WSU Hospitality program garners high ranking
Enrollment dips, though, due to strong economy, according to directorFebruary 27th, 2020
It’s ironic, but a strong economy in recent years is believed to have a played a role in a slight enrollment decline at Washington State University’s School of Hospitality Business Management.
“It’s a bit of a double-edged sword,” says Robert Harrington, the newly appointed director of the hospitality program.
“With a strong economy, there are more opportunities for students from businesses and companies, so we’ve seen some dampening of student numbers,” says Harrington, who took over as director on Jan. 1, succeeding Nancy Swanger, who has taken on the role of founding director for the Carson College of Business’s Granger Cobb Institute for Senior Living, on the Pullman campus.
Harrington says it’s common for internships to be extended, or even turn into full-time employment, when the economy is strong in the hospitality field.
Established in 1932, WSU’s hospitality program is the third oldest in U.S. The program also is affiliated with the university’s Carson College of Business.
Last fall, the hospitality program was ranked the eighth best hospitality program in the U.S. by an organization known as The Best Schools, which is a member of the National Association for College Admission Counseling and the American Council on Education.
WSU’s hospitality program is spread across a number of locations, with the majority of graduate and undergraduate students based at the Pullman campus.
Other WSU campuses where students are enrolled include Everett, Tri-Cities, Vancouver, and the César Ritz Colleges, a traditional hospitality school in Switzerland. WSU has had a relationship with the Swiss school since 1984 and has seen close to 1,000 students either study or earn their degree through César Ritz.
Statistics show a decline in undergraduate enrollment over the last five years. That trend, however, appears to have leveled off.
There were 228 undergraduate students enrolled last fall compared to 222 in fall 2018. Fall 2017 saw 227 enrolled, down from 275 in 2016 and 267 in 2015. Graduate enrollment over that time was 14, 15, 21, 13, and seven.
Meanwhile, online student enrollment, now 6% of the hospitality program’s undergrad enrollment, has been trending up. As of the fall, 14 of the 228 students were enrolled online compared to just six of 267 (2%) in 2015, records show.
The hospitality program offers two majors: hospitality business management and wine and beverage business management. Three certificates offered include wine business management, senior living, and America Culinary Federation Apprenticeship.
University statistics show nine out of 10 graduates find employment in the industry once they’ve completed coursework.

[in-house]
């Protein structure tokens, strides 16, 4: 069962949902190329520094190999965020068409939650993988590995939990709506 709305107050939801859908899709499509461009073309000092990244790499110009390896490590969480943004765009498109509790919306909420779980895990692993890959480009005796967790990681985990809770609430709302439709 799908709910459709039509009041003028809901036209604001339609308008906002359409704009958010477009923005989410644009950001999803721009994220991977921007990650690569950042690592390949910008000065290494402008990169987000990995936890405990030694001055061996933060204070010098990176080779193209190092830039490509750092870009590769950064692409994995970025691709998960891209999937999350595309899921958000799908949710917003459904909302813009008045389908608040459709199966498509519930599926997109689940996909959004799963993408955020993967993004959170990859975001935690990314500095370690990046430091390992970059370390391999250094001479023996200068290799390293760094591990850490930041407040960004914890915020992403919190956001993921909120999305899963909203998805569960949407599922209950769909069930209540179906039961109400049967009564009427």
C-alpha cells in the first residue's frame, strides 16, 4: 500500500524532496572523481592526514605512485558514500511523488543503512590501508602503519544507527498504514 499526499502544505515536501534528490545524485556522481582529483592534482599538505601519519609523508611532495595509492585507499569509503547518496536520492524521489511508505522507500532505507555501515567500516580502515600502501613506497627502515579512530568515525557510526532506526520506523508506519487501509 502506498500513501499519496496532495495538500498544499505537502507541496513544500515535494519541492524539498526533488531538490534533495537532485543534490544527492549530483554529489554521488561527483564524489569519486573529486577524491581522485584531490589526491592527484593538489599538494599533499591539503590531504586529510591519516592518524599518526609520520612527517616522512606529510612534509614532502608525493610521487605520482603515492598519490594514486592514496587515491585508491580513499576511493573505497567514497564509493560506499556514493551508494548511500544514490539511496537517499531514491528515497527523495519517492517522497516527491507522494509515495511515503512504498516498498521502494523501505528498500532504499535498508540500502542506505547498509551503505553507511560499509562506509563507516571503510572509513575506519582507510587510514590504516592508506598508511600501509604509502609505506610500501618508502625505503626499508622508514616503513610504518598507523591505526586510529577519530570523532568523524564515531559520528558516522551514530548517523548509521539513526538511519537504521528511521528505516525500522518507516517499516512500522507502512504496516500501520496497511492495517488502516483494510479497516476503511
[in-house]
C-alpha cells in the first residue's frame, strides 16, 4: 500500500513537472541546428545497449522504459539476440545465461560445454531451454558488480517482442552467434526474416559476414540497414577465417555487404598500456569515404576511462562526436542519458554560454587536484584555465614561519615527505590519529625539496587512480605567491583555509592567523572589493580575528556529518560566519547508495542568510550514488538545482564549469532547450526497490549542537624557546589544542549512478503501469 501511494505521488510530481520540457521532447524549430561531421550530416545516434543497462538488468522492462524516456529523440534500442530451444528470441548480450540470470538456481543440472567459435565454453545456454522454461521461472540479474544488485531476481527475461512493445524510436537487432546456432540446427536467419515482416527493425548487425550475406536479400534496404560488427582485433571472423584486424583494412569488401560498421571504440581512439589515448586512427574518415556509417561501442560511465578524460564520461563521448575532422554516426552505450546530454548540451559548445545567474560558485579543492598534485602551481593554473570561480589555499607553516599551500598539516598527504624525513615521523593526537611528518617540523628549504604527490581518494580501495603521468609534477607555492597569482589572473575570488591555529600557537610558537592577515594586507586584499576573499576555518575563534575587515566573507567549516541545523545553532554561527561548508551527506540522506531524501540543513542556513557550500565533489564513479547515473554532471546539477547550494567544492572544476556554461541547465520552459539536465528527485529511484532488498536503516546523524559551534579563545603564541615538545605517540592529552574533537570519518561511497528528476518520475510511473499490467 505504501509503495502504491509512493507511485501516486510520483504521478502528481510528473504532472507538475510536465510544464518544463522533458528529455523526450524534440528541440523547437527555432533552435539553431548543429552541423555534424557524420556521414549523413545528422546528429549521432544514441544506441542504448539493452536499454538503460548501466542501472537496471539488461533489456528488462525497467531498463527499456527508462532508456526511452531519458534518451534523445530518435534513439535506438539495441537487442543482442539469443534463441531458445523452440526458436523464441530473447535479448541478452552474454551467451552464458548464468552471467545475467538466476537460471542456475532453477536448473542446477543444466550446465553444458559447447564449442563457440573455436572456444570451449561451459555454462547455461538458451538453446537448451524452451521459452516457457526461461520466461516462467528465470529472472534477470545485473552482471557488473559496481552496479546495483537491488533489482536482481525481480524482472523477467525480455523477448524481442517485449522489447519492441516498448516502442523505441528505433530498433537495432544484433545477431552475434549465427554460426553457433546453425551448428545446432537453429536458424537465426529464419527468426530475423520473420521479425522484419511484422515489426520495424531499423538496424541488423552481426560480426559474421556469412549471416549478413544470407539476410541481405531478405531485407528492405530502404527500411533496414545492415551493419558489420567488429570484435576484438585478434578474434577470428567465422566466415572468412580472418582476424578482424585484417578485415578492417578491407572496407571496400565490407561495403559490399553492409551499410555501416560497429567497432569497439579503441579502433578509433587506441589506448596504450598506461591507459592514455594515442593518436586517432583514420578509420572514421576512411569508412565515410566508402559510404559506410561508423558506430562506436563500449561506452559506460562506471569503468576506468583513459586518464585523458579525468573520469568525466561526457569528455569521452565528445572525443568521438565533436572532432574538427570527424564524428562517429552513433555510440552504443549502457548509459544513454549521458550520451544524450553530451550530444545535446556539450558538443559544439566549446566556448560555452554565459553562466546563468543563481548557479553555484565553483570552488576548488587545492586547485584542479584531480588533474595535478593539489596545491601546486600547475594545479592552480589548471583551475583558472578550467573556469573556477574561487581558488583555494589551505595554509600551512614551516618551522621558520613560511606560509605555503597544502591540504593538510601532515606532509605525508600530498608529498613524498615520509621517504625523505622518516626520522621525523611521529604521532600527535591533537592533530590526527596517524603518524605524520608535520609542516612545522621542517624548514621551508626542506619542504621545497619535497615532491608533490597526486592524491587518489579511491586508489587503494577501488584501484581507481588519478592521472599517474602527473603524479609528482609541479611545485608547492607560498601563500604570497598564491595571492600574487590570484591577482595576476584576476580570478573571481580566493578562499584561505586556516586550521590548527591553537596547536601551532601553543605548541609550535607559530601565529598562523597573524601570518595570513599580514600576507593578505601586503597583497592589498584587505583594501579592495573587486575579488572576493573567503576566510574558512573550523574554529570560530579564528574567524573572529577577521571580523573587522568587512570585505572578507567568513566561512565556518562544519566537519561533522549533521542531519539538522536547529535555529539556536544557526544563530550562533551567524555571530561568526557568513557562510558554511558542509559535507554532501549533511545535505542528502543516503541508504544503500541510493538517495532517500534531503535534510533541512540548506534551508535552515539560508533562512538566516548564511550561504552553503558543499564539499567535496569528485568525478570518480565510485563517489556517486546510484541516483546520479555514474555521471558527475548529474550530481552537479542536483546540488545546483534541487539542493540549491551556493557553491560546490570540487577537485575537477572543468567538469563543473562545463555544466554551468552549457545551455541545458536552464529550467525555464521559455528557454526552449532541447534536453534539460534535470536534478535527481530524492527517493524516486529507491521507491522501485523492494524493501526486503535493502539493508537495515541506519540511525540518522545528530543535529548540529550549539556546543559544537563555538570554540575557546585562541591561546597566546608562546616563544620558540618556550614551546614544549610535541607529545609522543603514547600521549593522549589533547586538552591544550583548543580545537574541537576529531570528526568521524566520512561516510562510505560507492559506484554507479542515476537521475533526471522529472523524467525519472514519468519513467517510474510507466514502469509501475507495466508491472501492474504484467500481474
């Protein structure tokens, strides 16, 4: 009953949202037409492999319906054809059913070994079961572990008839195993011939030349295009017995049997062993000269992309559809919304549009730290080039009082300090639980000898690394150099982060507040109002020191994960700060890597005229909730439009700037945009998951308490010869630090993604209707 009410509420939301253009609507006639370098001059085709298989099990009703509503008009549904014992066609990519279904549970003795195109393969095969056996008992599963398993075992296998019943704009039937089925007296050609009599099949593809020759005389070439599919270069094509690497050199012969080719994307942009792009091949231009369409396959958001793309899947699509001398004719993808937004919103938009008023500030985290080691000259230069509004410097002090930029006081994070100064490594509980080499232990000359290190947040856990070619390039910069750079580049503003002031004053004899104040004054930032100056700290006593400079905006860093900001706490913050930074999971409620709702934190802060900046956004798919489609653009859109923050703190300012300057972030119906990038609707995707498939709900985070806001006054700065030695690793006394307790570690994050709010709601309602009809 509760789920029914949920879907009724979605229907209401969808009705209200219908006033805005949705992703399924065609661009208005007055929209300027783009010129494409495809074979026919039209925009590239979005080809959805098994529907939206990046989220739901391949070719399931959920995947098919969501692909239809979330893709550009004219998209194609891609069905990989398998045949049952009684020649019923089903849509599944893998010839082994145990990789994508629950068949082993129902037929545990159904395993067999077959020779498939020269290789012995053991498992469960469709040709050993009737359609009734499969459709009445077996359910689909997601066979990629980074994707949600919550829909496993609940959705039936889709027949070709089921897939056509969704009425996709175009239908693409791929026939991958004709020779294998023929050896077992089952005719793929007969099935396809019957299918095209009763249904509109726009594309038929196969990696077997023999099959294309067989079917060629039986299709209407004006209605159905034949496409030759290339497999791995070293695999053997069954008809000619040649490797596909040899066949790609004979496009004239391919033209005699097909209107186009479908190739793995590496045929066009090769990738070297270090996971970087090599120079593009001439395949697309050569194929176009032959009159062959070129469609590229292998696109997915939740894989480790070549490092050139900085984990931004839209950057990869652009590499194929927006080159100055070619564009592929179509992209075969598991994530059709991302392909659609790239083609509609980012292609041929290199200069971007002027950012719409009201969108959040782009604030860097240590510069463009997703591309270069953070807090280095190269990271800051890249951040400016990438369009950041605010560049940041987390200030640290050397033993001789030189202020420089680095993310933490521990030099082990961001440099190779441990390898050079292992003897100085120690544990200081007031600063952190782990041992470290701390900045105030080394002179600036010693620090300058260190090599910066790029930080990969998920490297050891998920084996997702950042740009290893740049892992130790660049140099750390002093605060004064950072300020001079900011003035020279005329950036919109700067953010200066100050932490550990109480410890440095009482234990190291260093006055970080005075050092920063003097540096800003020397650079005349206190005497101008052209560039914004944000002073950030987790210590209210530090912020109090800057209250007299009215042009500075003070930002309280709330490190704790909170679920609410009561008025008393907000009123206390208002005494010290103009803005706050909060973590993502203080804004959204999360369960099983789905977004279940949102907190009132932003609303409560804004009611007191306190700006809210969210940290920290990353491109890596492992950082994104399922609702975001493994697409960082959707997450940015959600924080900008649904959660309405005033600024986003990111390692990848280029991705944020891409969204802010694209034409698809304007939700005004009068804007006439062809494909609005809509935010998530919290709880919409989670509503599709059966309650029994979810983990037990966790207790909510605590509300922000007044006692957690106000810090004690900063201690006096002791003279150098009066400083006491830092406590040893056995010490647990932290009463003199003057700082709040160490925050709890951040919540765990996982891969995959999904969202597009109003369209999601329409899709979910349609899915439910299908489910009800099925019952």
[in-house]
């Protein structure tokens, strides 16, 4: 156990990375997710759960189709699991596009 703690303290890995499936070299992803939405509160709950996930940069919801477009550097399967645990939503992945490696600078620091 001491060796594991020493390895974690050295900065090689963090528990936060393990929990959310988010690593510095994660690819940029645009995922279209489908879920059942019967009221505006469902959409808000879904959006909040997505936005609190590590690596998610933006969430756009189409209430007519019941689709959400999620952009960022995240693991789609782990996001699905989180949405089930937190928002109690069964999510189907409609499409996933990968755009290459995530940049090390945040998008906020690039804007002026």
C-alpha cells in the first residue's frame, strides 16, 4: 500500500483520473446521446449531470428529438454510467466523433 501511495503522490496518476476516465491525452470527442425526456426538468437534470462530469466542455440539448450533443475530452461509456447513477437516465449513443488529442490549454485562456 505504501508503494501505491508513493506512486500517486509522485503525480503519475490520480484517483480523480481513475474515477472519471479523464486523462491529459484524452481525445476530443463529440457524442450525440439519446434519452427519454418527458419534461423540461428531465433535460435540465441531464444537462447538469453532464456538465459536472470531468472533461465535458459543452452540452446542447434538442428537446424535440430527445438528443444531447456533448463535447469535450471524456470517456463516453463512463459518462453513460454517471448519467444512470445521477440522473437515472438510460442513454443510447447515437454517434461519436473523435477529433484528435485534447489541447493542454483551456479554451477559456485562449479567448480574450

Recently 284 program grads, out of a total 345 overall dating back to fall 2017, responded to a program survey.
Marriott International is the leading employer of recent grads, having hired 19 Cougs. The most common position first occupied out of college is that of management trainee, according to the survey.
The average salary of recent grads is $49,500 and the median at $50,000, the survey shows.
Since taking over as director, Harrington has been soliciting input from faculty and staff to address short- and long-term goals.
“We want to be the model within our peer set of land-grant universities, to be the hospitality business management program of choice both regionally and nationally,” he says.
In order to do that, Harrington says, it’s important for faculty not only to continue, but also to expand on existing relationships with industries and experts in the hospitality field.
Pointing to the increase in students enrolled online, it’s critical for the department to expand and strengthen its online offerings moving forward, he says.
Harrington says he’s taken over an already strong program and believes it only will improve in the future.
Before being promoted, Harrington was the academic and associate director for the Carson College of Business at WSU Tri-Cities. He’s been a professor in the hospitality program since 2015 and is credited with helping play a key role in the development of the program’s wine and beverage business management degree.
Harrington was previously ranked 30th in the world by the Journal of Teaching in Travel and Tourism for his research productivity in the hospitality field.
A native of Moses Lake, Washington, he started his career in culinary arts as a line cook.
“It’s a great field to be in,” Harrington says of the hospitality industry. “If you enjoy working with others and helping others enhance their quality of life, then this is a great place to be.”